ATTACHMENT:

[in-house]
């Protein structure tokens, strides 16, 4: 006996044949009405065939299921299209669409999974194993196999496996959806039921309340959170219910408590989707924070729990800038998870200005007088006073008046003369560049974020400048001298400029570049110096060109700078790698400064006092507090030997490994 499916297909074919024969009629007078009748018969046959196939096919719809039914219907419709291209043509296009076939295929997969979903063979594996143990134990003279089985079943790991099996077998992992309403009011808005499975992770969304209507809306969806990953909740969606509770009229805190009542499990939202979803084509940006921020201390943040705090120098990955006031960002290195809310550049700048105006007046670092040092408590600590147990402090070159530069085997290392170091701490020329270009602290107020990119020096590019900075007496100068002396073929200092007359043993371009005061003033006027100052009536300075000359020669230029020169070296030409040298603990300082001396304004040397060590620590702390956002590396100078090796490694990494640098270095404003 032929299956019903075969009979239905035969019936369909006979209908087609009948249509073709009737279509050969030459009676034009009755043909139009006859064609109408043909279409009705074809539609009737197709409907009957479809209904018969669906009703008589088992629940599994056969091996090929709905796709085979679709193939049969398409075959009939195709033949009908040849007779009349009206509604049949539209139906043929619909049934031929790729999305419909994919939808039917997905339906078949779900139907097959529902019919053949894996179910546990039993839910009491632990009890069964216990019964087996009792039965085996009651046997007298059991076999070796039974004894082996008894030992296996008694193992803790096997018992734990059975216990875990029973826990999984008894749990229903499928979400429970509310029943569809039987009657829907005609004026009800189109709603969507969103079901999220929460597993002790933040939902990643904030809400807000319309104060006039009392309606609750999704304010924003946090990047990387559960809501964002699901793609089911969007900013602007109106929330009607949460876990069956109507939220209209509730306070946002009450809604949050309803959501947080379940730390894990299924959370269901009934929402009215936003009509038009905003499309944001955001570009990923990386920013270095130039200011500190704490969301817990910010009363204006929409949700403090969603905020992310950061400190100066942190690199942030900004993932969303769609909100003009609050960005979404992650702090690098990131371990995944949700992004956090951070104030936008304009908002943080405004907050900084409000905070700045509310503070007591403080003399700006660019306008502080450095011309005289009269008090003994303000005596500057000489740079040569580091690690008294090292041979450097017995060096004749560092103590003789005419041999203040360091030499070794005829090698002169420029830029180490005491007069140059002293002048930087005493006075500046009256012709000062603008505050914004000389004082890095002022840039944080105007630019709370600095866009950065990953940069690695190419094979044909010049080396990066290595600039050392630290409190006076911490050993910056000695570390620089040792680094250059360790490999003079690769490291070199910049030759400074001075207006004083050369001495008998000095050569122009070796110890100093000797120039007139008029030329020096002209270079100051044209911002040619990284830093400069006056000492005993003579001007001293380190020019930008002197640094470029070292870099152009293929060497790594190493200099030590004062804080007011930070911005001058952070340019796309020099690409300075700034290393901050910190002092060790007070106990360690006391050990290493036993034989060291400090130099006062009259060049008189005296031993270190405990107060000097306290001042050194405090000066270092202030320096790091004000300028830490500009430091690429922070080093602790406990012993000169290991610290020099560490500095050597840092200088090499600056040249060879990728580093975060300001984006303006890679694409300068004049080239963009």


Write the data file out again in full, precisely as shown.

[in-house]
């Protein structure tokens, strides 16, 4: 006996044949009405065939299921299209669409999974194993196999496996959806039921309340959170219910408590989707924070729990800038998870200005007088006073008046003369560049974020400048001298400029570049110096060109700078790698400064006092507090030997490994 499916297909074919024969009629007078009748018969046959196939096919719809039914219907419709291209043509296009076939295929997969979903063979594996143990134990003279089985079943790991099996077998992992309403009011808005499975992770969304209507809306969806990953909740969606509770009229805190009542499990939202979803084509940006921020201390943040705090120098990955006031960002290195809310550049700048105006007046670092040092408590600590147990402090070159530069085997290392170091701490020329270009602290107020990119020096590019900075007496100068002396073929200092007359043993371009005061003033006027100052009536300075000359020669230029020169070296030409040298603990300082001396304004040397060590620590702390956002590396100078090796490694990494640098270095404003 032929299956019903075969009979239905035969019936369909006979209908087609009948249509073709009737279509050969030459009676034009009755043909139009006859064609109408043909279409009705074809539609009737197709409907009957479809209904018969669906009703008589088992629940599994056969091996090929709905796709085979679709193939049969398409075959009939195709033949009908040849007779009349009206509604049949539209139906043929619909049934031929790729999305419909994919939808039917997905339906078949779900139907097959529902019919053949894996179910546990039993839910009491632990009890069964216990019964087996009792039965085996009651046997007298059991076999070796039974004894082996008894030992296996008694193992803790096997018992734990059975216990875990029973826990999984008894749990229903499928979400429970509310029943569809039987009657829907005609004026009800189109709603969507969103079901999220929460597993002790933040939902990643904030809400807000319309104060006039009392309606609750999704304010924003946090990047990387559960809501964002699901793609089911969007900013602007109106929330009607949460876990069956109507939220209209509730306070946002009450809604949050309803959501947080379940730390894990299924959370269901009934929402009215936003009509038009905003499309944001955001570009990923990386920013270095130039200011500190704490969301817990910010009363204006929409949700403090969603905020992310950061400190100066942190690199942030900004993932969303769609909100003009609050960005979404992650702090690098990131371990995944949700992004956090951070104030936008304009908002943080405004907050900084409000905070700045509310503070007591403080003399700006660019306008502080450095011309005289009269008090003994303000005596500057000489740079040569580091690690008294090292041979450097017995060096004749560092103590003789005419041999203040360091030499070794005829090698002169420029830029180490005491007069140059002293002048930087005493006075500046009256012709000062603008505050914004000389004082890095002022840039944080105007630019709370600095866009950065990953940069690695190419094979044909010049080396990066290595600039050392630290409190006076911490050993910056000695570390620089040792680094250059360790490999003079690769490291070199910049030759400074001075207006004083050369001495008998000095050569122009070796110890100093000797120039007139008029030329020096002209270079100051044209911002040619990284830093400069006056000492005993003579001007001293380190020019930008002197640094470029070292870099152009293929060497790594190493200099030590004062804080007011930070911005001058952070340019796309020099690409300075700034290393901050910190002092060790007070106990360690006391050990290493036993034989060291400090130099006062009259060049008189005296031993270190405990107060000097306290001042050194405090000066270092202030320096790091004000300028830490500009430091690429922070080093602790406990012993000169290991610290020099560490500095050597840092200088090499600056040249060879990728580093975060300001984006303006890679694409300068004049080239963009």